Everything in our modern lives has been altered by rapidly developing technologies. This includes the way we travel and get our food, to the way we communicate and exercise.
Most sectors have benefited greatly from their processes being dismantled and reconstructed by digital transformation. To date, the real estate industry has only undergone very minor improvements, such as housing adverts moving online. Read through our guide below, which helps to outline the changes we can expect to see in the near future.
70 per cent of all today’s property buyers conduct their searches online. This provides a significant reduction the amount of time that would have been spent 20 years ago, saving them from trooping from one estate agent to another, picking up copious amounts of brochures. Despite this, the experience can be extended even further thanks to what’s on offer from the internet. Once you’ve shortlisted a variety of properties which match your taste, you then have to organise a viewing which suits both you and the seller.
If you’re moving a large distance, this can be particularly inconvenient. With developments in relation to virtual reality however, potential buyers can walk around a property with the help of holography, getting a real feel for the place without having to visit it. Not only does this save the time and money of the buyer and the seller, it also means an estate agent doesn’t have to attend the property either — further reducing costs.
One of the main stress-inducing aspects of real estate is the sheer quantity of paperwork, all of which is of grave importance. One of the most valuable pieces of paper you will ever lay your hands on is the deeds for your house. However, taking advantage of the likes of Cloud will support the process in a digital fashion — offering a place to house the variety off documents. Meanwhile, the development of blockchain in securing details will make for a more simplistic transaction.
Although there still exist hurdles in regard to binding digital signatures, the HM Land Registry are continually analysing its rules on how to implement such technologies into its processes, knowing how cost-effective and time efficient it would be.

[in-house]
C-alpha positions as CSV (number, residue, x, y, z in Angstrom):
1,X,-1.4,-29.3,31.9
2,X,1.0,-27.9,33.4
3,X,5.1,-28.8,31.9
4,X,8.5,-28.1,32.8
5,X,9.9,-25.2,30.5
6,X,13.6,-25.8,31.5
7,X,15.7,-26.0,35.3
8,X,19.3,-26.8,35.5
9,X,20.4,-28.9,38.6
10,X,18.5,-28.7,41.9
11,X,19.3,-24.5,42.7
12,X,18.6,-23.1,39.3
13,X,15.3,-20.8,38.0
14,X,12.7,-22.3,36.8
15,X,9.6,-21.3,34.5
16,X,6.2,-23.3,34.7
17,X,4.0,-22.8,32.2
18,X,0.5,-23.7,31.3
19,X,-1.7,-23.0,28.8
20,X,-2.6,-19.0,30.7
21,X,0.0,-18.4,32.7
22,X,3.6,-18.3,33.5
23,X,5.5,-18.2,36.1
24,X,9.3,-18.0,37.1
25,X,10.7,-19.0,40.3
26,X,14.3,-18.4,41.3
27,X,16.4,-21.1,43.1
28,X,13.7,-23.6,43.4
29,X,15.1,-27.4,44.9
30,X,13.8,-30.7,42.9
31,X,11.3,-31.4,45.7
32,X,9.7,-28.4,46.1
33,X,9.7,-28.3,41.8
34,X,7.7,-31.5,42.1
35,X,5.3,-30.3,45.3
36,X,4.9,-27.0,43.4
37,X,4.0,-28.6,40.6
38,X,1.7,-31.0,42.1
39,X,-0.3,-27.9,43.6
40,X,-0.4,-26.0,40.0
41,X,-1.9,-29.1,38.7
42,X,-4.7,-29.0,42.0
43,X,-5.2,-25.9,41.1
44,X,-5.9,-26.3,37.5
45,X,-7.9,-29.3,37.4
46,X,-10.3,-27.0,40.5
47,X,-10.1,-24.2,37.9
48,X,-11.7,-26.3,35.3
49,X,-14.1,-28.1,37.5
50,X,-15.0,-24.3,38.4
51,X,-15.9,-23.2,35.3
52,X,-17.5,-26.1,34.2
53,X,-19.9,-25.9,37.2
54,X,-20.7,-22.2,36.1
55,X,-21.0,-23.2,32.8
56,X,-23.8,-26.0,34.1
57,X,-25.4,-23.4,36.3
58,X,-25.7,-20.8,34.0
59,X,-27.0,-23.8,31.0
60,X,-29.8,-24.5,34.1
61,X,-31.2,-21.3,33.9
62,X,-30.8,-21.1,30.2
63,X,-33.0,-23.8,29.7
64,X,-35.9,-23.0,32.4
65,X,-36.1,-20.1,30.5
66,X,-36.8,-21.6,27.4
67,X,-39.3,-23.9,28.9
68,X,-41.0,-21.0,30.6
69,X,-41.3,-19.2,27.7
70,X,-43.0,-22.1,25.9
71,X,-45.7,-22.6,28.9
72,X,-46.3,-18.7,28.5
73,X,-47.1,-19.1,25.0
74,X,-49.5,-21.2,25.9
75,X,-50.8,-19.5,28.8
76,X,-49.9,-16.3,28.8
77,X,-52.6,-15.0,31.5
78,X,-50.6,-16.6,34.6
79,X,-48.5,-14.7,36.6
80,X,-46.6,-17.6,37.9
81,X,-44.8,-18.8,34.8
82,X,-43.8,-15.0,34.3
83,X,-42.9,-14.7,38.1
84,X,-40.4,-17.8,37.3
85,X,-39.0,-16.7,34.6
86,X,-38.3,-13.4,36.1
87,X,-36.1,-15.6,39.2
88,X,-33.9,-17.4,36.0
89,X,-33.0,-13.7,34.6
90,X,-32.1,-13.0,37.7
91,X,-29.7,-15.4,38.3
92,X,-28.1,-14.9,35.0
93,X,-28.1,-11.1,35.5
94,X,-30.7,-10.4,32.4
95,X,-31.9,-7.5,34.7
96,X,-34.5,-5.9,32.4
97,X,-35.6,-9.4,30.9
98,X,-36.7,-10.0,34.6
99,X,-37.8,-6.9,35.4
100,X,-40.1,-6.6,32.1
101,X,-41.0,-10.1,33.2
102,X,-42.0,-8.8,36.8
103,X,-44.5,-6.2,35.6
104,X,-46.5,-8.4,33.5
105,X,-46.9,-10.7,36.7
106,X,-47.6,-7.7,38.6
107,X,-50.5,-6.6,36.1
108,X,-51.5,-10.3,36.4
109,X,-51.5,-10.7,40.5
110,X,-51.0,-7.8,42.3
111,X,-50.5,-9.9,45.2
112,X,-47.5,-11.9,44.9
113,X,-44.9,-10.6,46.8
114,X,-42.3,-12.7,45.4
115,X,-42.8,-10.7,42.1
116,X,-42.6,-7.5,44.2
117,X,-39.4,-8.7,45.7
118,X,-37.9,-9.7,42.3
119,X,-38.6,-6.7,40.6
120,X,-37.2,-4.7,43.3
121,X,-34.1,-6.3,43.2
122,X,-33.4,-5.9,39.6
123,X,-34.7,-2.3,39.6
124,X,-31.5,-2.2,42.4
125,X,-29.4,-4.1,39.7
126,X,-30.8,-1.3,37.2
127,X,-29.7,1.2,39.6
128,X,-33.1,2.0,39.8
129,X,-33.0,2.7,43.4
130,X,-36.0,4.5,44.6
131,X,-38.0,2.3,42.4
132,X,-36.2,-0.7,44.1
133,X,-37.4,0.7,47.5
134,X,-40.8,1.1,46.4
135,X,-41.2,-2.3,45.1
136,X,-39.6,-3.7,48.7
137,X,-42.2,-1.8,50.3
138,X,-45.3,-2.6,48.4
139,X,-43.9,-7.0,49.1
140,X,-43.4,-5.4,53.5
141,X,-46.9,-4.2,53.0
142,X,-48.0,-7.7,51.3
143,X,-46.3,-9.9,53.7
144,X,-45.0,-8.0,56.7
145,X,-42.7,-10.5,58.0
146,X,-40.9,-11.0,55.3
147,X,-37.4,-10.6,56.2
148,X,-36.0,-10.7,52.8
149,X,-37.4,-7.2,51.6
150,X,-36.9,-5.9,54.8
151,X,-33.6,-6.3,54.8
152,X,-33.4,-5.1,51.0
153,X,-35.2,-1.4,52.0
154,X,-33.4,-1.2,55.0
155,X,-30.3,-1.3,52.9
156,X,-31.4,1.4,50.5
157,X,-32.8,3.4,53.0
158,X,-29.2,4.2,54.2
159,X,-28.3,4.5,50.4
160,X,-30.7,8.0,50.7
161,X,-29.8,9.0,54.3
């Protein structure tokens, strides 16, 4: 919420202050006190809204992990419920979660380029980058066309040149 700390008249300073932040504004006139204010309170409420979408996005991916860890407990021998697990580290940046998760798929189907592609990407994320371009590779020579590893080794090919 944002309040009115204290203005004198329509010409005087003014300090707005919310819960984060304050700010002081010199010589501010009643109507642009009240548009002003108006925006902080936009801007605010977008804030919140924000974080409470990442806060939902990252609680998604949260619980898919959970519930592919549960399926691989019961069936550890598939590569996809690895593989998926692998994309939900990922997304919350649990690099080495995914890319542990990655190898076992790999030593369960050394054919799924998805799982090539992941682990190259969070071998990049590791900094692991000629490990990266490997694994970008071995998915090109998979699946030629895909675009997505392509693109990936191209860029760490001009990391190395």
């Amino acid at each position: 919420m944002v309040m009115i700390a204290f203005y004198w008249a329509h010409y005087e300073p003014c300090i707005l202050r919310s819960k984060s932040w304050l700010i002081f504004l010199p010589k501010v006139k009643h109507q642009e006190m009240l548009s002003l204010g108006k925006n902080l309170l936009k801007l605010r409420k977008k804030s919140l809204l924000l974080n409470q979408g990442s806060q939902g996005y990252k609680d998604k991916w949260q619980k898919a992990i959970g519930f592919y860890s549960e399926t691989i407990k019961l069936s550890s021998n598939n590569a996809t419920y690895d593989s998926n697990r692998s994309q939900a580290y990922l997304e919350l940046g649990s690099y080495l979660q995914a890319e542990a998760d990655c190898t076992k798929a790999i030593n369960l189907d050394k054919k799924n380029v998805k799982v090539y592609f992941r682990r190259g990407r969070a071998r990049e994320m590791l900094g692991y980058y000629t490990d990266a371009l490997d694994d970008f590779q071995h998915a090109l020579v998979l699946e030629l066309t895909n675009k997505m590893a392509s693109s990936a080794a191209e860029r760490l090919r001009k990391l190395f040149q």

The app generation has taken over and with the growth of the likes of Purple Bricks, the property industry isn’t much different. Book a valuation using the app, have your property promoted online through the Purple Bricks website and companies such as Zoopla, control viewings online on 24/7 basis, and finally, manage all the incoming offers. Unlike going through an estate agent, where, if a bid rolls in, you have to wait on the estate agent contacting you to inform you, with Purple Bricks’ handy concept, you can view your offers at all times, and even accept them using the app —the only non-digitalised aspect of the entire process is the company calling round to put up the estate agent boards.
The popularity of the humble text message has increased tenfold over the past number of years, particularly amongst millennials. Jill Hussar, a Florida based realtor, describes the current situation within the housing market as: “millennials prefer the majority of communication to be via text message.
She goes on to note how they: “use texts to express their interest in a property, schedule appointments and ask questions while phone calls are usually reserved for more urgent or pressing concerns”. On the side of the agent, 90 per cent are communicating through text, 94 per cent through email, while 36 per cent are using instant messaging.
With an increased dependency on cost-cutting and efficiency in 2019, every sector is placing an emphasis on their use of technologies and the real estate industry is no different, with everything become significantly more aligned with digitilisation. Who knows what is yet to come, but it will certainly be intriguing?
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